The amount of discounted homes increased the most in San Diego, up 7.7 percent in the last six months, to 20 percent. The amount climbed in Denver, Las Vegas, Orlando, Portland, Ore., Sacramento and Seattle, as well. On the flip side, the share shrank in Philadelphia, from 17.2 percent to 16.2 percent, as well as in Indianapolis, Pittsburgh and San Antonio.

Is the change a change in dynamic? According to Aaron Terrazas, senior economist at Zillow, the concessions could be a premature sign of a swing, but not yet.

“The housing market has tilted sharply in favor of sellers over the past two years, but there are very early preliminary signs that the winds may be starting to shift ever so slightly,” says Terrazas. “A rising share of on-market listings are seeing price cuts, though these price cuts are concentrated at the most expensive price points and primarily in markets that have seen outsized price gains in recent years.

“It’s far too soon to call this a buyer’s market,” Terrazas says. “Home values are still expected to appreciate at double their historic rate over the next 12 months, but the frenetic pace of the housing market over the past few years is starting to return toward a more normal trend.”

For more information, please visit www.zillow.com.

Brokers Seeing “Simple Economic Recipe For a Softening Housing Market”

Source: NWMLS

KIRKLAND, Washington (July 5, 2018) – Home buyers around many parts of Washington state had
more choices and less competition during June, prompting some industry leaders to comment on “a
feeling of change in the market.”

“Inventory is up and demand has dropped,” reported Robert Wasser, an officer with the board of directors
at Northwest Multiple Listing Service. That combination is “a pretty simple economic recipe for a
softening market,” he added in commenting on the latest MLS statistics.

Figures for June show a 5.2 percent improvement in the number of active listings system-wide, coupled
with drops in the volume of pending sales (down 8.4 percent) and closed sales (down .07 percent)
compared with a year ago. Despite the shift of some indicators favoring buyers, prices area-wide
continued to rise, increasing more than 10 percent from twelve months ago.

“There was a feeling of change in the market this June and the numbers supported that feeling,” remarked
John Deely, principal managing broker at Coldwell Banker Bain. He noted many brokers also reported an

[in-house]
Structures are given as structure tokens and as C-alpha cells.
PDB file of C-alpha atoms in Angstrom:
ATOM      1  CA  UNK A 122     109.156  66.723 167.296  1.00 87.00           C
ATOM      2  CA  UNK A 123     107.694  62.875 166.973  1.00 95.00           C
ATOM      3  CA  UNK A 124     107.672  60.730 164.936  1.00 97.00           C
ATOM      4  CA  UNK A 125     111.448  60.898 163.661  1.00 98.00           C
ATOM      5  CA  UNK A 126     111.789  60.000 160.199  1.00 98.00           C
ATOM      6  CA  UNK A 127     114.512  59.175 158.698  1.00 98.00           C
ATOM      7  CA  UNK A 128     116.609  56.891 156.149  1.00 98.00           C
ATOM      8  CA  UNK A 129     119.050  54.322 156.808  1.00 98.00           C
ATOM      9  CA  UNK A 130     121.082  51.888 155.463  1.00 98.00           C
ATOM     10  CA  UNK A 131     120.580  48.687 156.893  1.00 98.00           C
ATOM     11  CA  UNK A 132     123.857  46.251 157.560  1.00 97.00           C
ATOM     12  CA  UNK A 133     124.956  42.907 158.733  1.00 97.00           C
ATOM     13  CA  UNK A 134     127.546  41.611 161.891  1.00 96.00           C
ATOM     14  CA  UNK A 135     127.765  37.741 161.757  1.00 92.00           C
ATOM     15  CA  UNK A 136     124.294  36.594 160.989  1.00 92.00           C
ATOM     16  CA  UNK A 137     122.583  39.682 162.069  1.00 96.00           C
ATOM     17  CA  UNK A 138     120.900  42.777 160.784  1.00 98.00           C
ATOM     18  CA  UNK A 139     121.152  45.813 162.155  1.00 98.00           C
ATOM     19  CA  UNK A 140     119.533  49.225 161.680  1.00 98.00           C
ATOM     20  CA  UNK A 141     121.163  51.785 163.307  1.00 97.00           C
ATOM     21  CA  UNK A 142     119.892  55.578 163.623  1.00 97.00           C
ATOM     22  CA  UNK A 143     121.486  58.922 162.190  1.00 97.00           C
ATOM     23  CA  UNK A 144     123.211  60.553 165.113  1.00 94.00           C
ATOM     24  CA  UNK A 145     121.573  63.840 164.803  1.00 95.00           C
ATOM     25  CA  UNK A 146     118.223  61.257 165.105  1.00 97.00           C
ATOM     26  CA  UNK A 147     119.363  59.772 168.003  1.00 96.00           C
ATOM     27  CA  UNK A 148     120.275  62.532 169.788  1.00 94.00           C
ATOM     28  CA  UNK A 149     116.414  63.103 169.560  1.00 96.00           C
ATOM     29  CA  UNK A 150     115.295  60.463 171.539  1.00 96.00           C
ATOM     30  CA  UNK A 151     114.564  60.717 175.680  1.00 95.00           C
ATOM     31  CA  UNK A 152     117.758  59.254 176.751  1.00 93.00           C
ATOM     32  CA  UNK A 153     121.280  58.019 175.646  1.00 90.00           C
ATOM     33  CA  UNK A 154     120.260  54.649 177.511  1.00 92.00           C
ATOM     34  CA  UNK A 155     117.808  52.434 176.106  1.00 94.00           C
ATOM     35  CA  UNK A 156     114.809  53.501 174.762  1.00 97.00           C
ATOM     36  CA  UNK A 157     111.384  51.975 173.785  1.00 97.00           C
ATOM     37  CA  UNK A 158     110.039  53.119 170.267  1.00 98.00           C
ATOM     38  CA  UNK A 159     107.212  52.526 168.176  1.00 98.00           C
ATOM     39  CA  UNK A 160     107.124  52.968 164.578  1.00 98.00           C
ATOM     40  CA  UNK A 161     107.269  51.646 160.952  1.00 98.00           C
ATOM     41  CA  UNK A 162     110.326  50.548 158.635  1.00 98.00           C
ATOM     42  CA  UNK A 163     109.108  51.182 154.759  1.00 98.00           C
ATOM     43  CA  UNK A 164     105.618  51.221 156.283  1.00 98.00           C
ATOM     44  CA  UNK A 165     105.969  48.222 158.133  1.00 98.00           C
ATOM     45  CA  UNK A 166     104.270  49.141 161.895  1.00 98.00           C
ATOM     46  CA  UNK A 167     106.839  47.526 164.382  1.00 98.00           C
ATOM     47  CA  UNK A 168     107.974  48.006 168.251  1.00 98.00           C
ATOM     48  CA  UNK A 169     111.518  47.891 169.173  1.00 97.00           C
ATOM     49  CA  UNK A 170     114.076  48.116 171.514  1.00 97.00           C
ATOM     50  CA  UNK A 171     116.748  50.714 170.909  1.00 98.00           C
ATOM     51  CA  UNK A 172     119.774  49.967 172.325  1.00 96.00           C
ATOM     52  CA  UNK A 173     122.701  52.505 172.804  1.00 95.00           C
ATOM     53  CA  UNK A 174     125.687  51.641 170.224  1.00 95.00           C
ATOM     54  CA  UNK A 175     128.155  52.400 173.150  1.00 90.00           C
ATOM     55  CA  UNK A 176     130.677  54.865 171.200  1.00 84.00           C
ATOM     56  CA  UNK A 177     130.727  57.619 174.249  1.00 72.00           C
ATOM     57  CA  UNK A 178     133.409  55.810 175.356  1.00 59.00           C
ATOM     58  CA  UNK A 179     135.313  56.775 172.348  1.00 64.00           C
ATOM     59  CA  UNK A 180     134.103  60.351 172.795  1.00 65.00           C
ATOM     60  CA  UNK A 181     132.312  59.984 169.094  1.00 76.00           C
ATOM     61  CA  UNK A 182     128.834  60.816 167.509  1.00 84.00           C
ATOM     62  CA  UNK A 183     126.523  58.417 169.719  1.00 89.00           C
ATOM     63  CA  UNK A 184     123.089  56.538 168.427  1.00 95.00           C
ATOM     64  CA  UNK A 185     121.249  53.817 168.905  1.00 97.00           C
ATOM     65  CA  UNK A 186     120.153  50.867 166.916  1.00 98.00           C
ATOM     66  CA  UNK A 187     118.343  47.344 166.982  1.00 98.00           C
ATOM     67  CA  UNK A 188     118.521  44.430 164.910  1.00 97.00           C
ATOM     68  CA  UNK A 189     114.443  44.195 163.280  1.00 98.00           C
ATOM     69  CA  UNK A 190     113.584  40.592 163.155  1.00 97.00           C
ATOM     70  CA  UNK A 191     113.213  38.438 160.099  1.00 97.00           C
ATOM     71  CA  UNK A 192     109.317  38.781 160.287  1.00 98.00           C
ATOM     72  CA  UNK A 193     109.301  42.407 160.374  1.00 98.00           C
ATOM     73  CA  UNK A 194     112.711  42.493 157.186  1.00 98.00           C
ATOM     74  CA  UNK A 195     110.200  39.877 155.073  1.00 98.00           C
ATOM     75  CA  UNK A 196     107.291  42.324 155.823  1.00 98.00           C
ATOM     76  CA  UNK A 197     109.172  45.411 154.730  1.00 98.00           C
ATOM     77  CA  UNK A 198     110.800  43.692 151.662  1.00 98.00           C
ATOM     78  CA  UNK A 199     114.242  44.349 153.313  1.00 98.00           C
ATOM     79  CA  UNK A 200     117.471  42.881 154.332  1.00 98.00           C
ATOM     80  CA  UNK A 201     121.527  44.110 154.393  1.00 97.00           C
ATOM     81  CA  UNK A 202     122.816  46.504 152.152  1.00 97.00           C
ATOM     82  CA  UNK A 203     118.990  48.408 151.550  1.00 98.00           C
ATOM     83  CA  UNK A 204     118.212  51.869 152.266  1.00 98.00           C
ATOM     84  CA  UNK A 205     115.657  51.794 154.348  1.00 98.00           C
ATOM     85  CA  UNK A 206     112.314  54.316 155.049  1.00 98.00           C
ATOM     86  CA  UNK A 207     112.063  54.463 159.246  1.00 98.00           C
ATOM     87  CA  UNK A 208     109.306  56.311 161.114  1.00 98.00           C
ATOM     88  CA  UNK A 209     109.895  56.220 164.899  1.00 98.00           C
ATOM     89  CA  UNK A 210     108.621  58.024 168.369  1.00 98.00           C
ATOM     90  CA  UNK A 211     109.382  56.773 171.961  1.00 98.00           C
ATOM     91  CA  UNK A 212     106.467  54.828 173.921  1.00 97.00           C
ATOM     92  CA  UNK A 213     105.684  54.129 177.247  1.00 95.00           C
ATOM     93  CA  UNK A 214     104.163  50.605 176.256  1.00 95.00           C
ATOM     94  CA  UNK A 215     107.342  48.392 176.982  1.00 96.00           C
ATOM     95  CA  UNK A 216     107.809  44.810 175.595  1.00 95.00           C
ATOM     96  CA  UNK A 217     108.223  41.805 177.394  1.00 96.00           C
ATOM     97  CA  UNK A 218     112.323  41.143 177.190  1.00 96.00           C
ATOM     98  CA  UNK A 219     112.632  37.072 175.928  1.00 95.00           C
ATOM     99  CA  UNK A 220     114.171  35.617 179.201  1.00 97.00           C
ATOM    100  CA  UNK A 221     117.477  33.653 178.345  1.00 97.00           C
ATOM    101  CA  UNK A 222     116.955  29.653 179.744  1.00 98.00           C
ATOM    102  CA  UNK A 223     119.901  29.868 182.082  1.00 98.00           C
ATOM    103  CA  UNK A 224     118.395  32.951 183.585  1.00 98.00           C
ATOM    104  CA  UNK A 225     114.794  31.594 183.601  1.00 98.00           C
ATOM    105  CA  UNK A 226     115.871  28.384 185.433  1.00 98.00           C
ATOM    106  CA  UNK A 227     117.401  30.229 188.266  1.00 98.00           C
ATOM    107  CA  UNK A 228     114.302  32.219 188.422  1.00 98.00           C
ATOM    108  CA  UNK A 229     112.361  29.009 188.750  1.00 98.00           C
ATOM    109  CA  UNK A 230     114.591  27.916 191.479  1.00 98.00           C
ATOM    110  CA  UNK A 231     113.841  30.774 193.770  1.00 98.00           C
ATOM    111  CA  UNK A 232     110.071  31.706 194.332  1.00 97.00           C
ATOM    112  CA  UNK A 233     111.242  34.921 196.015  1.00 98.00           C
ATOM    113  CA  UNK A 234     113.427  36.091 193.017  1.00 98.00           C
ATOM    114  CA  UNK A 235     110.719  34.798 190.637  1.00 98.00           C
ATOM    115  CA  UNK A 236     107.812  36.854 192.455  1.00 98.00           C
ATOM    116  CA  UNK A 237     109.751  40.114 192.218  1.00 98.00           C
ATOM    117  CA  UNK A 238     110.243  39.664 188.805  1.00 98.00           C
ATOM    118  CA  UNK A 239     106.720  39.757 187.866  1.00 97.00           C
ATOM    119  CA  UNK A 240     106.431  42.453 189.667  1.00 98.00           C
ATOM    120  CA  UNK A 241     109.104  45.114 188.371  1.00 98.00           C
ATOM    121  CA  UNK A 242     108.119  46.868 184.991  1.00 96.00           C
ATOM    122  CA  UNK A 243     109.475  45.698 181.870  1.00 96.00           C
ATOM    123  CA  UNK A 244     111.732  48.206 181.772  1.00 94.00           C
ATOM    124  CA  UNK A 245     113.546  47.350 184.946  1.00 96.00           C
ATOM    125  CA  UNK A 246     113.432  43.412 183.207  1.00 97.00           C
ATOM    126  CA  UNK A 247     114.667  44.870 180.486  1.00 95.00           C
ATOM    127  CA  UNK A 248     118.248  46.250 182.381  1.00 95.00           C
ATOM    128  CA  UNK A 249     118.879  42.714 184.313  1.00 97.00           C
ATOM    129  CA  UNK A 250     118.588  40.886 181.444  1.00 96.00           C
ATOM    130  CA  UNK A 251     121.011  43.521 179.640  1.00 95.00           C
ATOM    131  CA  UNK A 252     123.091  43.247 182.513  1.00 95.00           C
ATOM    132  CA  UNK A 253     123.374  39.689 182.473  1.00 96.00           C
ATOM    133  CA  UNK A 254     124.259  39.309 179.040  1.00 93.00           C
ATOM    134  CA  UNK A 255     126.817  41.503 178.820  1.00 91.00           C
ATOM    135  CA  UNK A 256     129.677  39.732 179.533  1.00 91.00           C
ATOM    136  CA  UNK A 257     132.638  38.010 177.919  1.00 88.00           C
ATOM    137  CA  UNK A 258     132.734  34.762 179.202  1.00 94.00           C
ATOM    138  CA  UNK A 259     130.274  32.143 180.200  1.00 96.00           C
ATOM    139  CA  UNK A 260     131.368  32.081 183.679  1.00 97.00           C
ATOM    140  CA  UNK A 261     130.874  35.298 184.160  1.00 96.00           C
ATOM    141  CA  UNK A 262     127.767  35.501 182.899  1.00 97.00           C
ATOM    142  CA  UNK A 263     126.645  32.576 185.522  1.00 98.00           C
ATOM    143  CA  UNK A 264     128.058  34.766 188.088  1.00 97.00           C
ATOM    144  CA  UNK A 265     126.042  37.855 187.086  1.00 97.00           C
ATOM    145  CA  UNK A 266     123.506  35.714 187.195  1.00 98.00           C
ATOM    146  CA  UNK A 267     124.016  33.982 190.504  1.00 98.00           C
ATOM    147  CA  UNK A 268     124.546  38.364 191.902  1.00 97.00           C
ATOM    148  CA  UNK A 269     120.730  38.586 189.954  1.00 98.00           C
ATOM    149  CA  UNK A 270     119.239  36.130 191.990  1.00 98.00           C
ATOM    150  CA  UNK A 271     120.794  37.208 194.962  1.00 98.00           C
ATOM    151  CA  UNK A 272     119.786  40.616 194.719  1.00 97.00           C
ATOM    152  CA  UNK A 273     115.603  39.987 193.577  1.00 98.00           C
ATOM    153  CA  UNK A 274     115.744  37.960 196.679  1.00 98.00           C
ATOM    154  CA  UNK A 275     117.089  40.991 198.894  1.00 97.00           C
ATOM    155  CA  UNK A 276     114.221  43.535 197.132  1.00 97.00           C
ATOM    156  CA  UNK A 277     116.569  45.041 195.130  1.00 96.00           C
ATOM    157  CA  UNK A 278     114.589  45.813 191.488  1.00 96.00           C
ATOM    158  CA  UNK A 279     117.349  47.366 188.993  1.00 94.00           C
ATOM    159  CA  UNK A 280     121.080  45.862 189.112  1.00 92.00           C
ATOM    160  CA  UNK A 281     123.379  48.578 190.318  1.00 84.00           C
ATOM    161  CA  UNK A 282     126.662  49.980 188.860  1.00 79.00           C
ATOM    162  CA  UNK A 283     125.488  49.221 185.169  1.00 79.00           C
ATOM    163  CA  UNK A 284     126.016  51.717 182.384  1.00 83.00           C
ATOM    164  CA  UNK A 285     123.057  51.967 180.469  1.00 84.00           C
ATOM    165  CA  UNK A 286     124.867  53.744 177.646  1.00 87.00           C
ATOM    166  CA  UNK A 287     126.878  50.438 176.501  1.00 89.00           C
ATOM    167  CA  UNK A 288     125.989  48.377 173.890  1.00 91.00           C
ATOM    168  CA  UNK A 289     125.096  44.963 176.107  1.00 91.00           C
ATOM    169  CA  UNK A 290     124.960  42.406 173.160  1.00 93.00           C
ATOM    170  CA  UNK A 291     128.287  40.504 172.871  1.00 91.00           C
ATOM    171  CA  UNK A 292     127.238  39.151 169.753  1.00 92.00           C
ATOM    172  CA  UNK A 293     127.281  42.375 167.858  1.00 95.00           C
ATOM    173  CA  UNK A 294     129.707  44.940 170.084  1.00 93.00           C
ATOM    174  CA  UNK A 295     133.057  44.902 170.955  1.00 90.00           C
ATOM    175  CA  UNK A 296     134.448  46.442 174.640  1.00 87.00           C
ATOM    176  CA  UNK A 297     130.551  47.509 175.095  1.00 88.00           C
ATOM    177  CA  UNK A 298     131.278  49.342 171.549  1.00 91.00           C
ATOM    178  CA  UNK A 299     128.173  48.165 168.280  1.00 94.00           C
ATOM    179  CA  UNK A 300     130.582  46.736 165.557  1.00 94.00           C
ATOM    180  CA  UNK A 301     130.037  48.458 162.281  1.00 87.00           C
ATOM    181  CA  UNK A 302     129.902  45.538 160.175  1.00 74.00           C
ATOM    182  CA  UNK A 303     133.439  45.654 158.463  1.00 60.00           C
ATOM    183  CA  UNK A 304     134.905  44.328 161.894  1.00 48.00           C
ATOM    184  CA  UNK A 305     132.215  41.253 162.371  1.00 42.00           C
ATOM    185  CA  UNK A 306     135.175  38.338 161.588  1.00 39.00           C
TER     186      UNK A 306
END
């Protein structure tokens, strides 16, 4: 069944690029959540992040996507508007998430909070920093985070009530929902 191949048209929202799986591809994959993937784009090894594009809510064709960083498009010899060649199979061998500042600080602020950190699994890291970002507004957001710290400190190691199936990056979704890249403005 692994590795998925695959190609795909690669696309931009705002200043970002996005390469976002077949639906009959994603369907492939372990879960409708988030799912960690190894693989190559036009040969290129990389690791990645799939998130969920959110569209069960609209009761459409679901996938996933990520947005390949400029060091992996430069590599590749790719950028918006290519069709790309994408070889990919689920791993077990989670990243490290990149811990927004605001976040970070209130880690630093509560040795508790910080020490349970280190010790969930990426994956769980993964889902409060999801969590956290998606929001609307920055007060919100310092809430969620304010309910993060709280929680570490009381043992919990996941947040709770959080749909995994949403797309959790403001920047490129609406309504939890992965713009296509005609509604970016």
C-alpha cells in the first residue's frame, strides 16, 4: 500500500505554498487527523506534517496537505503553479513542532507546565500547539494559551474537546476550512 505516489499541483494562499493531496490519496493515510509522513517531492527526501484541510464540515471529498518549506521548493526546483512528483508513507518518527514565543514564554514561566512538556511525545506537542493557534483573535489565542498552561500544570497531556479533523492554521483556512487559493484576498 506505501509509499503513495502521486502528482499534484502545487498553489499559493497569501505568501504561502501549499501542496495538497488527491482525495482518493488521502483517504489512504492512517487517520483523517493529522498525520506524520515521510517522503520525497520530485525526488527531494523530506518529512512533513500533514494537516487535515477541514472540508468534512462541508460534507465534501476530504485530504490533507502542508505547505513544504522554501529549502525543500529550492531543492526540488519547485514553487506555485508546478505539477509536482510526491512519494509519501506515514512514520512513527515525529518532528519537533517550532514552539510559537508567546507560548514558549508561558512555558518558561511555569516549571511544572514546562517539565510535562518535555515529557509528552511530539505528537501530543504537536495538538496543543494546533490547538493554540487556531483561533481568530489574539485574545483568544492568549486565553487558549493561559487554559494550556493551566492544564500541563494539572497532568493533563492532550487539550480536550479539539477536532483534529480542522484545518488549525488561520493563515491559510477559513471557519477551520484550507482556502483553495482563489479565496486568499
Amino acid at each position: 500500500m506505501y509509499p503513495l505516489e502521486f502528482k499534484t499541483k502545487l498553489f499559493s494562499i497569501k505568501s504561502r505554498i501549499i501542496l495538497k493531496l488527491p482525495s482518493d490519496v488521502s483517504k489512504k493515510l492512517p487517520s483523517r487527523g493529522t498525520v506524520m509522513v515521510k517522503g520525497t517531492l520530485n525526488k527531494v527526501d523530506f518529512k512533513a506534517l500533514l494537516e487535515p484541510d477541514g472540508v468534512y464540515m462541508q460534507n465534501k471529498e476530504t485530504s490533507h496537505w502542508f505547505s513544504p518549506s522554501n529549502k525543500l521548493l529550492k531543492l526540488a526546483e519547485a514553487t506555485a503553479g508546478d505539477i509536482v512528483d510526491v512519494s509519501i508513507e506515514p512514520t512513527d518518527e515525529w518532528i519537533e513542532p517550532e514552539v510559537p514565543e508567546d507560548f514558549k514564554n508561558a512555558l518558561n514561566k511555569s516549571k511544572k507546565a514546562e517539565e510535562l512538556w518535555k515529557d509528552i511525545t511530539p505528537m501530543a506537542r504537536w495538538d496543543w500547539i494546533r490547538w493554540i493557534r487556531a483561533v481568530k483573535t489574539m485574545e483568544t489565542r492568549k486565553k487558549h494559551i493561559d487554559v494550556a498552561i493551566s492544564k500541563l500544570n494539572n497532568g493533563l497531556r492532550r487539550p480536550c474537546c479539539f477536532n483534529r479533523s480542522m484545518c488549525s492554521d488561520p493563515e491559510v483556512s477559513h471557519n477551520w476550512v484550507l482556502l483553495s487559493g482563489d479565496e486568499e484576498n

increase in properties going past their offer review date, more price reductions, and an increase in reverse
prospecting (a tool that allows the listing broker to view a list of brokers with potential buyers for that
listing). “We’re also experiencing a decrease in multiple offers and the number of buyers participating in
multiple offers,” added Deely.

Northwest MLS brokers added 13,153 new listings to inventory during June, a drop from both a year ago
when they added 13,658, and from May when 14,524 new listings were added. With new listings
outgaining sales, total inventory as measured by active listings and months of supply improved.

At month end, Northwest MLS reported 15,234 active listings and 1.5 months of supply. Inventory of
single family homes and condos reached its highest level since October. The supply of active listings in
King County surged 47 percent from a year ago, boosting the months of supply to just under 1.3 months –
the highest level since September 2016 when there was 1.37 months of supply.

“Although still a quick response market, with more new listings coming on the market during the summer
months, we experienced dispersed buyer energy due to the greater availability and selection,” stated J.
Lennox Scott, chairman and CEO of John L. Scott Real Estate. He estimates sales activity is off 15-to-20
percent for each new listing’s first 30 days on the market. “Now through October will be the best time of
year for homebuyers,” he remarked.

“Sellers are becoming more active in the market as they sense buyers pulling back,” suggested George